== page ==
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discouraging land-based murders in the longer-term? >> that's one point i wanted to make about our own stabilizing activity over the last generation has been our move to dean merck the icbm force and we see that as one of the core steps in the direction of a more stabilized strategic relationship. so yes as a general matter we constantly focus on the necessity of avoiding multiple warheads on missiles because they create highly valuable targets and that is what we'll want to avoid if you want to have a stable strategic relationship. that is our discourse on these matters internationally and we will continue to do so. with regard specifically to south asia i want to say again we have had i think really great track two, track 1.5 initiatives
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going on and i commend those in the room who have been involved in them. they have been very interesting and sometimes productive from what i've been able to see when people are brief tour told me about them or send me reports and so forth. i think there have been some really solid discussions. bringing up exactly the issues you talk about the classical issues of strategic stability. we do have discussions of these matters on an official level as well. we have a strategic dialogue with india and we have snapped talks with pakistan. i forget what snape stands for. security nonproliferation and strategic stability talks which take place as well as pakistan. we have opportunities to raise these issues officially as well. i will tell you one of my goals in the coming year is to broaden this discussion from any kind of regional -- these issues such as
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conventional global strikes they affect the whole eurasian community and they affect the whole international community. i think we need to be talking about them in a broader community of countries who were either deploying or attempting to deploy capabilities as with any of the other systems you might name including something like a rogue system. i think having an opportunity to broaden the discussions and owned them up for many particular regional setting is very important as a direction for policy. i hope we can accomplish it. >> good morning madam secretary. i'm interested in your statement on convening middle east nuclear-free zone conference and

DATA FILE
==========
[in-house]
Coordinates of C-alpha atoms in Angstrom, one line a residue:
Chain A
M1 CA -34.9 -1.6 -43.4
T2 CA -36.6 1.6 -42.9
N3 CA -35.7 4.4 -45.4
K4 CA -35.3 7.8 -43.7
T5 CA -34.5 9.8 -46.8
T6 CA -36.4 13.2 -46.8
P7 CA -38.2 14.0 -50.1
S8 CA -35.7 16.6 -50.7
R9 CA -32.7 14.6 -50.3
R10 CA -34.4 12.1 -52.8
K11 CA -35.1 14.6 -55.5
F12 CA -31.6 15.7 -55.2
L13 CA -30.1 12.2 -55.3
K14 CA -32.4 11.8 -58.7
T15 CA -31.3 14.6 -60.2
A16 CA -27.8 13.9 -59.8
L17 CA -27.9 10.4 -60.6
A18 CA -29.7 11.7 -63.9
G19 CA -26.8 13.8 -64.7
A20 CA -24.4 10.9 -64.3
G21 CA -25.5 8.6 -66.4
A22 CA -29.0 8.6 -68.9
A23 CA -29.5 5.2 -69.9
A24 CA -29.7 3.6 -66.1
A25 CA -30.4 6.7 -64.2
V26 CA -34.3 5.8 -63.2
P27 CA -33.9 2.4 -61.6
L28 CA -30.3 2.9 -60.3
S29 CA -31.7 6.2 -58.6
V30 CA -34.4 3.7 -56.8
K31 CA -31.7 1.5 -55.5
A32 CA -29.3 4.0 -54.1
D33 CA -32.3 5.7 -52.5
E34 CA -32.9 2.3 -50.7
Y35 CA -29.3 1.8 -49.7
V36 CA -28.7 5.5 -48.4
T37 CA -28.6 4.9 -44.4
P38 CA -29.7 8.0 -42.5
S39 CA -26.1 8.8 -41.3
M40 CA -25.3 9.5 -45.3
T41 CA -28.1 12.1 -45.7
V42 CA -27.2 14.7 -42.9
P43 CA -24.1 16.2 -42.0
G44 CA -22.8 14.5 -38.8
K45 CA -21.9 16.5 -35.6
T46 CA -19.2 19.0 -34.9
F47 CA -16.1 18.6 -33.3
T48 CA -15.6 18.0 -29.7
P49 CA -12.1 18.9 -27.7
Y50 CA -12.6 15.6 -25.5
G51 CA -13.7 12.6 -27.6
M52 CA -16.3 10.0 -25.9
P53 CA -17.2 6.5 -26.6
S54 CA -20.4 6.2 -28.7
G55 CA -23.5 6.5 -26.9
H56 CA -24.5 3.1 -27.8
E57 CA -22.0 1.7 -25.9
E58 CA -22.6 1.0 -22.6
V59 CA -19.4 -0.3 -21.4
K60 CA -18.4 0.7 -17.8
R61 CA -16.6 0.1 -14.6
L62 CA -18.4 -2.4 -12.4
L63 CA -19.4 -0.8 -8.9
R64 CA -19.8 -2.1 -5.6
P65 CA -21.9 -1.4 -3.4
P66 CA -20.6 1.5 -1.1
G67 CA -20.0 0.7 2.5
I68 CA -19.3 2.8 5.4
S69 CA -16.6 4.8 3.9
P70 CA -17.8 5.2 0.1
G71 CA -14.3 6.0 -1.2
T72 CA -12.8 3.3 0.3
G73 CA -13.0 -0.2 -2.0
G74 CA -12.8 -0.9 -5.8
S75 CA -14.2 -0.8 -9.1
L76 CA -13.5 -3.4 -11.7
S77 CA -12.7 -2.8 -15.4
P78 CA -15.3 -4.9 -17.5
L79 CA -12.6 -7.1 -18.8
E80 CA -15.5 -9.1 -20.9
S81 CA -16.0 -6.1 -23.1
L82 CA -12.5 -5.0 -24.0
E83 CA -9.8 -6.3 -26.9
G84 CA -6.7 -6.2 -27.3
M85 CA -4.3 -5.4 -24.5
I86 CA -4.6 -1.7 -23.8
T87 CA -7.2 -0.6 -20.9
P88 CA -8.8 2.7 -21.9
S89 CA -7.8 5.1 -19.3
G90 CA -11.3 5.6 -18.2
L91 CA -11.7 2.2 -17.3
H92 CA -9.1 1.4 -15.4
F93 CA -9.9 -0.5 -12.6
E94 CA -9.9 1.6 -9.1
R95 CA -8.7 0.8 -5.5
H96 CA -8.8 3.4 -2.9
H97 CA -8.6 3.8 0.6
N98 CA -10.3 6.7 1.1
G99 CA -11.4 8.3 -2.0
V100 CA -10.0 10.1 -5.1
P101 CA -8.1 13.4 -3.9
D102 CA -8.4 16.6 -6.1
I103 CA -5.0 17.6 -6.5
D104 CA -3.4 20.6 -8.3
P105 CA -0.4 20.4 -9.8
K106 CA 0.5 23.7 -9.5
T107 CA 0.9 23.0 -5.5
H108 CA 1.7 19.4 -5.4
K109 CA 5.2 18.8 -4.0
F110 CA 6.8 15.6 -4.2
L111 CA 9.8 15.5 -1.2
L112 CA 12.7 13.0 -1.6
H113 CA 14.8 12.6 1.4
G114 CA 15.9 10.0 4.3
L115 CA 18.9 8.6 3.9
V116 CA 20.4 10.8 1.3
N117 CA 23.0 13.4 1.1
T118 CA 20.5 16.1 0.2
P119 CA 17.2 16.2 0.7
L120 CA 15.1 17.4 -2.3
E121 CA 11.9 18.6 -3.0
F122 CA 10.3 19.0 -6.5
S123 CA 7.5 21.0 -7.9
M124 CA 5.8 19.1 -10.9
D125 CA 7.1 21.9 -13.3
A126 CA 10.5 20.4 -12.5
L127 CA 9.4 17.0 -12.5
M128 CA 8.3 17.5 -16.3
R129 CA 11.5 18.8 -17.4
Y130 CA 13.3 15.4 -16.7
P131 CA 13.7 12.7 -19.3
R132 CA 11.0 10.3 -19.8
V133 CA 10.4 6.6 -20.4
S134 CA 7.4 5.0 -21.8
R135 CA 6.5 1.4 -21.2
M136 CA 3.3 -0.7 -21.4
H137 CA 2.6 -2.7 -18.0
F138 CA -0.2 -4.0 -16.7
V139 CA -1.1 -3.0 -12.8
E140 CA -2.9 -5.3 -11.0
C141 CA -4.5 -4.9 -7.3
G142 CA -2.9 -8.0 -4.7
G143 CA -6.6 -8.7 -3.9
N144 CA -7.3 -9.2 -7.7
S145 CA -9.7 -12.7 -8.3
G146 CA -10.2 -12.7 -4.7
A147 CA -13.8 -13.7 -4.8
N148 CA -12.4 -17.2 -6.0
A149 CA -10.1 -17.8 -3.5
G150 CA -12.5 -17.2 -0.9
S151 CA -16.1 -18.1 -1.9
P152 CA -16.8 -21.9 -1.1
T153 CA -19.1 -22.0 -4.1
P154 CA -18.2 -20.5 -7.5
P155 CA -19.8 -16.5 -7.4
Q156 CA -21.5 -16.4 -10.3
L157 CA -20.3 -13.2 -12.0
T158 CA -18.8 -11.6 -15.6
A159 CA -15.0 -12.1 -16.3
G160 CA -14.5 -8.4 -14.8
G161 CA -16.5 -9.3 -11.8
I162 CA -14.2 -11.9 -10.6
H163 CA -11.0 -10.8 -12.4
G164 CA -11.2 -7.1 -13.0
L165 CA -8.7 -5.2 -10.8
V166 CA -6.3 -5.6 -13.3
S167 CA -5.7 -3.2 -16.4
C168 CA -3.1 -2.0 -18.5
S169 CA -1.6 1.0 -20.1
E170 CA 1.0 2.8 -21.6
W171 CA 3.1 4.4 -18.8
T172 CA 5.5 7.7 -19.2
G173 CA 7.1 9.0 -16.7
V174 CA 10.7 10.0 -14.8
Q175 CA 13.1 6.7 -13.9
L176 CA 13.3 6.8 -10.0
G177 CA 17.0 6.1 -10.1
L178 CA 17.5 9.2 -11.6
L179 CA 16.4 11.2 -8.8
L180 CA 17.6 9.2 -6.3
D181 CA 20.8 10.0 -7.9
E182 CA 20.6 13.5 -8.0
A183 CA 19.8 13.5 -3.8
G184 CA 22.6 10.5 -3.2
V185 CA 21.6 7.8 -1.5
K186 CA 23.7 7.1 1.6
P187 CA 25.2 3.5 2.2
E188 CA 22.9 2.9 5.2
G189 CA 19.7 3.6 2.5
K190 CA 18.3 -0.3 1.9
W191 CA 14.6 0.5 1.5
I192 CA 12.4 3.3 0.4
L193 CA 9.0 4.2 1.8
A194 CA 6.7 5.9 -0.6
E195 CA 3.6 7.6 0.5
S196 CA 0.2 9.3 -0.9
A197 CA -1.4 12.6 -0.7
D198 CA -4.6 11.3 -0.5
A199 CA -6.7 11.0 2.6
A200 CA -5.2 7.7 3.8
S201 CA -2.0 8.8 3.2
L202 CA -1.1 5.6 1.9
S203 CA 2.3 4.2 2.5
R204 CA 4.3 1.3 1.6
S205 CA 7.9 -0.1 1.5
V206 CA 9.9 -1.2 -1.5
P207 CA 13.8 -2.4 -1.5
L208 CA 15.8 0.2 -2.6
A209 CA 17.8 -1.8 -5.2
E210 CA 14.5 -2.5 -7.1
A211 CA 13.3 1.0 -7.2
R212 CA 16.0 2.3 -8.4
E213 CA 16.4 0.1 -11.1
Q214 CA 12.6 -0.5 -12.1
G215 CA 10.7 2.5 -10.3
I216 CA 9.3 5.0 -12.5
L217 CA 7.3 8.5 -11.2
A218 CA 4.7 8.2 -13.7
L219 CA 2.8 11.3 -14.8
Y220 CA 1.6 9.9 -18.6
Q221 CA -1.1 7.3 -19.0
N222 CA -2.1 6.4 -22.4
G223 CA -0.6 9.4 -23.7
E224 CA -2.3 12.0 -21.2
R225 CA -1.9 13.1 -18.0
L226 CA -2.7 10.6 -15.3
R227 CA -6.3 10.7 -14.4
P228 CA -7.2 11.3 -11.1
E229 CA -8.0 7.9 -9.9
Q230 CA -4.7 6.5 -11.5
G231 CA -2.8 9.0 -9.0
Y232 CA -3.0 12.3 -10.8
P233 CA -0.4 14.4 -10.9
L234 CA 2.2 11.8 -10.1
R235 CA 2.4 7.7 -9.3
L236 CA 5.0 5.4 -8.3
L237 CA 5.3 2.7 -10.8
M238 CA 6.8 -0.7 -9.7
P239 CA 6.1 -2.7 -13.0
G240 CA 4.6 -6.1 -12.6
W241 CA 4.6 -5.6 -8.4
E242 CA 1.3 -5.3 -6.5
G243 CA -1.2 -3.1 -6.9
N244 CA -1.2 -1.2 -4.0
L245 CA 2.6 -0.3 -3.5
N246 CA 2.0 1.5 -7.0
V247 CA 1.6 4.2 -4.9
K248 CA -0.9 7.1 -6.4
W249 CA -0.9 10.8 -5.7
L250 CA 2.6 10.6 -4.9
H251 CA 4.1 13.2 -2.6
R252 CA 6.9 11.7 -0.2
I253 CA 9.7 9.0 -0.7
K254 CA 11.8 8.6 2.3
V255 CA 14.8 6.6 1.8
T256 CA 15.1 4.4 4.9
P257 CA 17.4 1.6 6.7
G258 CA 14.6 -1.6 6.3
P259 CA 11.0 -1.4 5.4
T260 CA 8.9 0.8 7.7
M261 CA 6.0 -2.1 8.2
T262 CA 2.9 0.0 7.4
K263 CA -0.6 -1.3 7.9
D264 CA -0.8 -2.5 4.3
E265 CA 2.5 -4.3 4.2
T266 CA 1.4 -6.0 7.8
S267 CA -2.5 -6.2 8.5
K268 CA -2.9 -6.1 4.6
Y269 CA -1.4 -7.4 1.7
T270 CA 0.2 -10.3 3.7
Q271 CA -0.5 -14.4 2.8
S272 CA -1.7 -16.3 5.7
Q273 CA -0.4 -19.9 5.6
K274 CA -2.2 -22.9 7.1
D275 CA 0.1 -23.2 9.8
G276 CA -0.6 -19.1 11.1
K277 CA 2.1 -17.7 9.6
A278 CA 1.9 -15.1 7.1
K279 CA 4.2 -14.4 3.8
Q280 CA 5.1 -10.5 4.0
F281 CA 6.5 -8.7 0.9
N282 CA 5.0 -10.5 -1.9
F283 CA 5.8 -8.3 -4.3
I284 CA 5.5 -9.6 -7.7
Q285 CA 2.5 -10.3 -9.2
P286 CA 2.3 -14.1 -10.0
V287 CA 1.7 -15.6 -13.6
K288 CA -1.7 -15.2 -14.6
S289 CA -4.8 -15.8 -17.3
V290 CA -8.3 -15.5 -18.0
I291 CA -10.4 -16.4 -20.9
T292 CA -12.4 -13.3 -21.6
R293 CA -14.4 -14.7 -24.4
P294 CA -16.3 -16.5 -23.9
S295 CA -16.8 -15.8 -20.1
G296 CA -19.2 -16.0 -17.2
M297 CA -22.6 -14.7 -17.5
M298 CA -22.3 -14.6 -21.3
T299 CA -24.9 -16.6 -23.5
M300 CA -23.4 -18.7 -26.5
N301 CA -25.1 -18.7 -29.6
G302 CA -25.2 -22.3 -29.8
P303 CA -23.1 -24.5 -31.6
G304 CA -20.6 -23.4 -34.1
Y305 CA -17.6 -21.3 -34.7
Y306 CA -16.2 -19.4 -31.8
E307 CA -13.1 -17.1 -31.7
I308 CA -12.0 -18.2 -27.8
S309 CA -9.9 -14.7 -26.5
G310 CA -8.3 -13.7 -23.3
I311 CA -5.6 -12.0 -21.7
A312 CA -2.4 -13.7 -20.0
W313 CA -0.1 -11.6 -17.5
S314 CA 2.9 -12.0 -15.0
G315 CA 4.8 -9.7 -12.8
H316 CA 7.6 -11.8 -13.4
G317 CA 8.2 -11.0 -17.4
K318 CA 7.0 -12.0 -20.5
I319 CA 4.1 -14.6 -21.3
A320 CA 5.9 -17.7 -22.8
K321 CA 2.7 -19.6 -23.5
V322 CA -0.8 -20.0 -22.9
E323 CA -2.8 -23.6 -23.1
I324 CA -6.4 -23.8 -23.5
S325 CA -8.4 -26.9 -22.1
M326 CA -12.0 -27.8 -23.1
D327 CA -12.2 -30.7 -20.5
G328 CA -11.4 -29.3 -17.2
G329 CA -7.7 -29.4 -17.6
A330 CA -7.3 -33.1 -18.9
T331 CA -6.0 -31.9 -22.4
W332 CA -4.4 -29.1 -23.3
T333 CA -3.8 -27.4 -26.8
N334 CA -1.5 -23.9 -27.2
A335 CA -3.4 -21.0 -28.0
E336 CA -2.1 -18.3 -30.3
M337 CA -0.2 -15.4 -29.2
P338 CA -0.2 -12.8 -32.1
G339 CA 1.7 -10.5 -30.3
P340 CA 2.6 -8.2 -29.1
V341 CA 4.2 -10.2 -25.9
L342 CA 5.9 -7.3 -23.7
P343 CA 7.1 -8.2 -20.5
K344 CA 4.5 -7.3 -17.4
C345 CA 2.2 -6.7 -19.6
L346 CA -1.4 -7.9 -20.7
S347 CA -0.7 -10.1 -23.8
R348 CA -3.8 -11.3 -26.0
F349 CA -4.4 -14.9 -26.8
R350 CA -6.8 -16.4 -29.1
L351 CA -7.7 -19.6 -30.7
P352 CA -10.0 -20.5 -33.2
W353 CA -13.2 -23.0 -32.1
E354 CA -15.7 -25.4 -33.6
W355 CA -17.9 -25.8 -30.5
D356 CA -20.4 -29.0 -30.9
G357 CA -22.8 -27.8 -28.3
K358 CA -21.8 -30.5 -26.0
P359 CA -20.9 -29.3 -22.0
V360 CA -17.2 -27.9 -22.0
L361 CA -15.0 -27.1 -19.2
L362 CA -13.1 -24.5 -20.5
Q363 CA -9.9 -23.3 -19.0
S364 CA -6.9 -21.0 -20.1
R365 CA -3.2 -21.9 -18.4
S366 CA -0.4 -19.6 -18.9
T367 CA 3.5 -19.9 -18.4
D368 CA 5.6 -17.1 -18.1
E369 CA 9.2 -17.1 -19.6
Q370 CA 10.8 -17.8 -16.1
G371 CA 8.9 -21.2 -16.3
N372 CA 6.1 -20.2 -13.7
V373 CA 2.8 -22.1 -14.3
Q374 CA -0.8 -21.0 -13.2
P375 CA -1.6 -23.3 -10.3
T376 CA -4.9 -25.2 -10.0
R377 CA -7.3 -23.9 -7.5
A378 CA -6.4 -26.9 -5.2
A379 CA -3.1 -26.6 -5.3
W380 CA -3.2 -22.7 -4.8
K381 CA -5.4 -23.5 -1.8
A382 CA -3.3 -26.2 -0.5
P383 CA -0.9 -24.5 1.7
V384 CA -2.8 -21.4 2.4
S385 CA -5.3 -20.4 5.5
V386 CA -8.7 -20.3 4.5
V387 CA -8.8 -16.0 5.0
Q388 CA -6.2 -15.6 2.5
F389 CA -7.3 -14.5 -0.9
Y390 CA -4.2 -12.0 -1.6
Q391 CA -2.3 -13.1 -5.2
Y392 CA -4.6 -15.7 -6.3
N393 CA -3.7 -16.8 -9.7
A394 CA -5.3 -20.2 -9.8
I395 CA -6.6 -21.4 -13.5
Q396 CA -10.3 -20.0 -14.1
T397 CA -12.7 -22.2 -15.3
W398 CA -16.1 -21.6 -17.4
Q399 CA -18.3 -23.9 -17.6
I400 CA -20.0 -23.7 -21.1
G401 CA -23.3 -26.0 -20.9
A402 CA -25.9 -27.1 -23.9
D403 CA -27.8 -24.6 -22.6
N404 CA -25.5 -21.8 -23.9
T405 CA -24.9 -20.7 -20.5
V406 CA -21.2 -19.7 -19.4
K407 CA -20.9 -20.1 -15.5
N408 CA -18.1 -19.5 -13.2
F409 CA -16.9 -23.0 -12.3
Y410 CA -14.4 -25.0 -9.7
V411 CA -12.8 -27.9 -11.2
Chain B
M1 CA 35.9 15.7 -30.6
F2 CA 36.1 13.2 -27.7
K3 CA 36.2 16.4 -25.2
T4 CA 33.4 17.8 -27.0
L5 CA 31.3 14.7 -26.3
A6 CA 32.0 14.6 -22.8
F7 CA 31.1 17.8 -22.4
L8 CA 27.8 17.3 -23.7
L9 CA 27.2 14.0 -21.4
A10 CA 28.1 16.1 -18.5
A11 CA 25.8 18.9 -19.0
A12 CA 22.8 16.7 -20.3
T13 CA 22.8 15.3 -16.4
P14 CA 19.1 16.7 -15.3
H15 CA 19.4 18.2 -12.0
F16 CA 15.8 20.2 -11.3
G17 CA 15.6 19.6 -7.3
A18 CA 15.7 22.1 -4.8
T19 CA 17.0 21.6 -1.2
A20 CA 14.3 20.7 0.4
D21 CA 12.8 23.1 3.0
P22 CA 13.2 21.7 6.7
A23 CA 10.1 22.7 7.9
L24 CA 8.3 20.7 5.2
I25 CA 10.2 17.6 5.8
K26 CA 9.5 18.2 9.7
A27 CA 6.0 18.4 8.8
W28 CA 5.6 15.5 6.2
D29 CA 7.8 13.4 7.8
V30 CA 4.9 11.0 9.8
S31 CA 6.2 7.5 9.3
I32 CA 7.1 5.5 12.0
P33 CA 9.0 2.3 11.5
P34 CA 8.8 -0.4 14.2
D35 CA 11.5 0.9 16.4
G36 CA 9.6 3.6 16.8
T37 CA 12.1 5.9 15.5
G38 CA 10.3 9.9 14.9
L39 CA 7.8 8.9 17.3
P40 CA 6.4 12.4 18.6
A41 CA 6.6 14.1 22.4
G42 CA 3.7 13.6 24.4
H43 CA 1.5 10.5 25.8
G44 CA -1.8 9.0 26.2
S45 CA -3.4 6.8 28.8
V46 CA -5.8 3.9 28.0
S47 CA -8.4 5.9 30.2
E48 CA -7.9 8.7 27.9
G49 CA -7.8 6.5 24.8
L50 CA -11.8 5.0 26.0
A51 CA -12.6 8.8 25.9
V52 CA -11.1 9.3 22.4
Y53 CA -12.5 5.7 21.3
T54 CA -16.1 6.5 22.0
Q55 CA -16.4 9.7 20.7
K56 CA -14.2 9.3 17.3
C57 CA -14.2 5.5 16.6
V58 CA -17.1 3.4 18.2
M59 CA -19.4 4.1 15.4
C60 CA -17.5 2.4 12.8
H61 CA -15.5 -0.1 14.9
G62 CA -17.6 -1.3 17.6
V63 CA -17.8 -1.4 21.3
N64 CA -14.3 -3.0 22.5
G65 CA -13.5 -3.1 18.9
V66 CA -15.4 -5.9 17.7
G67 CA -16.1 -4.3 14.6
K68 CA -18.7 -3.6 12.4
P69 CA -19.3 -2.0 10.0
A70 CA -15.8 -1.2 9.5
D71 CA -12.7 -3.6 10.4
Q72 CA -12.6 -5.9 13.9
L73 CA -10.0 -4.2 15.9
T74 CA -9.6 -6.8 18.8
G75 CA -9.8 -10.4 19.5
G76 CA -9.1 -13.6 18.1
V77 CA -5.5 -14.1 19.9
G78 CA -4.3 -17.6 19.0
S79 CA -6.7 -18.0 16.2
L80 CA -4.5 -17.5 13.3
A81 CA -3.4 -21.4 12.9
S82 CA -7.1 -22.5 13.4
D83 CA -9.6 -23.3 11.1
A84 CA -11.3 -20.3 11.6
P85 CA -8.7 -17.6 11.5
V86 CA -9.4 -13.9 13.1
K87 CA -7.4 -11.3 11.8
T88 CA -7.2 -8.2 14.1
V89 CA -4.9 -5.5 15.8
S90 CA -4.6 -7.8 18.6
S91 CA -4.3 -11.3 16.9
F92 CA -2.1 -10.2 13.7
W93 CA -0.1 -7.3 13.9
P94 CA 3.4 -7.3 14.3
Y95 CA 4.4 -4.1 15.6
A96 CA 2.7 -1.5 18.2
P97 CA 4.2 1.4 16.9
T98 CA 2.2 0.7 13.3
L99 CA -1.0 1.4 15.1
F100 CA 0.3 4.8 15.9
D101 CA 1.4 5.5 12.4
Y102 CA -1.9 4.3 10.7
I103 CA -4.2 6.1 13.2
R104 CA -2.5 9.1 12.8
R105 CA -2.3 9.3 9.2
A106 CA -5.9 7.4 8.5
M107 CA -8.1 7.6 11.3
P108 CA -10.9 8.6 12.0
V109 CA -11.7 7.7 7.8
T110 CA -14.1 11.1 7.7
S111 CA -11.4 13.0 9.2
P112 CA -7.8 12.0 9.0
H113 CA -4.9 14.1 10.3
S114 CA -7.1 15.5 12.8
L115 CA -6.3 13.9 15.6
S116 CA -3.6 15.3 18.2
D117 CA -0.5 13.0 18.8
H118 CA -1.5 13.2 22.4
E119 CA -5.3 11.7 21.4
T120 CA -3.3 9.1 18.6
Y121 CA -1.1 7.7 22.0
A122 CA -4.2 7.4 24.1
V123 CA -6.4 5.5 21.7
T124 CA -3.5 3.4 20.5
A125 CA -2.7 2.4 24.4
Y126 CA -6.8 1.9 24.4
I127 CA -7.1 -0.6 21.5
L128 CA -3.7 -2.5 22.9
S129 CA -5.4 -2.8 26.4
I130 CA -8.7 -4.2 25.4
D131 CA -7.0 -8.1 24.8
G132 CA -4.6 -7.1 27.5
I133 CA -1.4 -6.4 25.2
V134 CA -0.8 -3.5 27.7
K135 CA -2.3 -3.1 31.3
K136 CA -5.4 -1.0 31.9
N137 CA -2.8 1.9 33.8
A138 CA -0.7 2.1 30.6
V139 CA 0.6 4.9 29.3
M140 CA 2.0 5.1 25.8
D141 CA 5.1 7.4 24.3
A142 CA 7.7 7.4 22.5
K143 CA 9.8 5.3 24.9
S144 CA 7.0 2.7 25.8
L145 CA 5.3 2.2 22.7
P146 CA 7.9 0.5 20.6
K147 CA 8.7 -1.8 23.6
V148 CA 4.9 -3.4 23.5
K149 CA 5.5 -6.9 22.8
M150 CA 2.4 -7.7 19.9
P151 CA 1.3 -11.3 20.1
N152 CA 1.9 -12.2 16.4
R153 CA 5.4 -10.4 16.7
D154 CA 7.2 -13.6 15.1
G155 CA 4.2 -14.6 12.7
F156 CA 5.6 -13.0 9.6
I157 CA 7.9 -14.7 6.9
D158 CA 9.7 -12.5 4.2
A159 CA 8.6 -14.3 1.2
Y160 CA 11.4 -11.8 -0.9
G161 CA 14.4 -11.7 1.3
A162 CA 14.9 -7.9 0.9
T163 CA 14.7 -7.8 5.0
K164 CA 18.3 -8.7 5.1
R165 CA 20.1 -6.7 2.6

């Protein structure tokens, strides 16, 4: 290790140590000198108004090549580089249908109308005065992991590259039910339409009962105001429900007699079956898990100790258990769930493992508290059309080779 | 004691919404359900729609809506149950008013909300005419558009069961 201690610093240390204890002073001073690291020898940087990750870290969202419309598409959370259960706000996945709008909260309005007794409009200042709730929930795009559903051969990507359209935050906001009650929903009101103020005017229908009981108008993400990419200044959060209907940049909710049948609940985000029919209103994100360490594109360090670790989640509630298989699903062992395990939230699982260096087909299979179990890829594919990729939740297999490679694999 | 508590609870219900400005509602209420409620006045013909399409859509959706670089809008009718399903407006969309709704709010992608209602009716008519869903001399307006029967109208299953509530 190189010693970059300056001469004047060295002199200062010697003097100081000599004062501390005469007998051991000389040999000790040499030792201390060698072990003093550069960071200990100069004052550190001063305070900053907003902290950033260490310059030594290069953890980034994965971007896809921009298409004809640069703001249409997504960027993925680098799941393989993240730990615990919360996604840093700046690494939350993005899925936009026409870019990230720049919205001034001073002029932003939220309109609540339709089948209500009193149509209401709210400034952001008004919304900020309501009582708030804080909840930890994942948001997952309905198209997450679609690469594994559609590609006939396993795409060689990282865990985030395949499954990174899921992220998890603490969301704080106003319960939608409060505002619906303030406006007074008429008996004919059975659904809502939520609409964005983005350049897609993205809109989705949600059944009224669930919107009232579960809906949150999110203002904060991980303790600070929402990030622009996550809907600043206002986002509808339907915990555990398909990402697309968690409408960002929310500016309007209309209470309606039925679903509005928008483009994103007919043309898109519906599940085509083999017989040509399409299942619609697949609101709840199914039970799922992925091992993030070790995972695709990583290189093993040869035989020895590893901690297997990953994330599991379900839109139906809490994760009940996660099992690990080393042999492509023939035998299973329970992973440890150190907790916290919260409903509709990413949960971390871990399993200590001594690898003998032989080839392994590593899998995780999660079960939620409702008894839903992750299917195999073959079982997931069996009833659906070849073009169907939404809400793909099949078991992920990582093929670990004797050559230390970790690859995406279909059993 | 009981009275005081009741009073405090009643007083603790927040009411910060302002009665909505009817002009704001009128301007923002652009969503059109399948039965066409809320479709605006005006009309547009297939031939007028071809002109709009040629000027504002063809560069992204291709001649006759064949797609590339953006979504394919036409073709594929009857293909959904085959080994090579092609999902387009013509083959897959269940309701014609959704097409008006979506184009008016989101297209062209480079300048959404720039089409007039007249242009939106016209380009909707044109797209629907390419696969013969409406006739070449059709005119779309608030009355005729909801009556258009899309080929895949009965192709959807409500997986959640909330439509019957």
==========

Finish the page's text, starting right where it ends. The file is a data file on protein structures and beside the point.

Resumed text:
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would ask you to elaborate on practical goal setting. how prepared is israel to engage and be transparent in some measure and how prepared is egypt in terms of its current government structure to engage and how much of a hindrance to all of this is the issue? >> you know frankly i think there has been, we have had a preparatory process going on in the past six months. i don't want to get into the details of diplomatic exchanges but it's been quite a positive preparatory process that i think is doubtless some of the initial anxieties over this middle east free zone conference that emerged from their embassy review conference in 2010. we have brought the four actors together, the arabs the israelis and the iranians have participated. in terms of p5+1 talks i don't see that as being a big negative
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influence on this. the necessity now is on interest in this batter to get together and agree on an agenda. our view is if the states get together and agree on an agenda there's no reason why we shouldn't be able to convene the conference prior to the review conference in april and may. i have reason to say there is significant progress in 2010. our view is we are right on the cusp of moving to convene a conference. we hope that the party can act together and it's in everybody's interest to agree on agenda so that's where we stand. >> hi, thanks for your time this morning.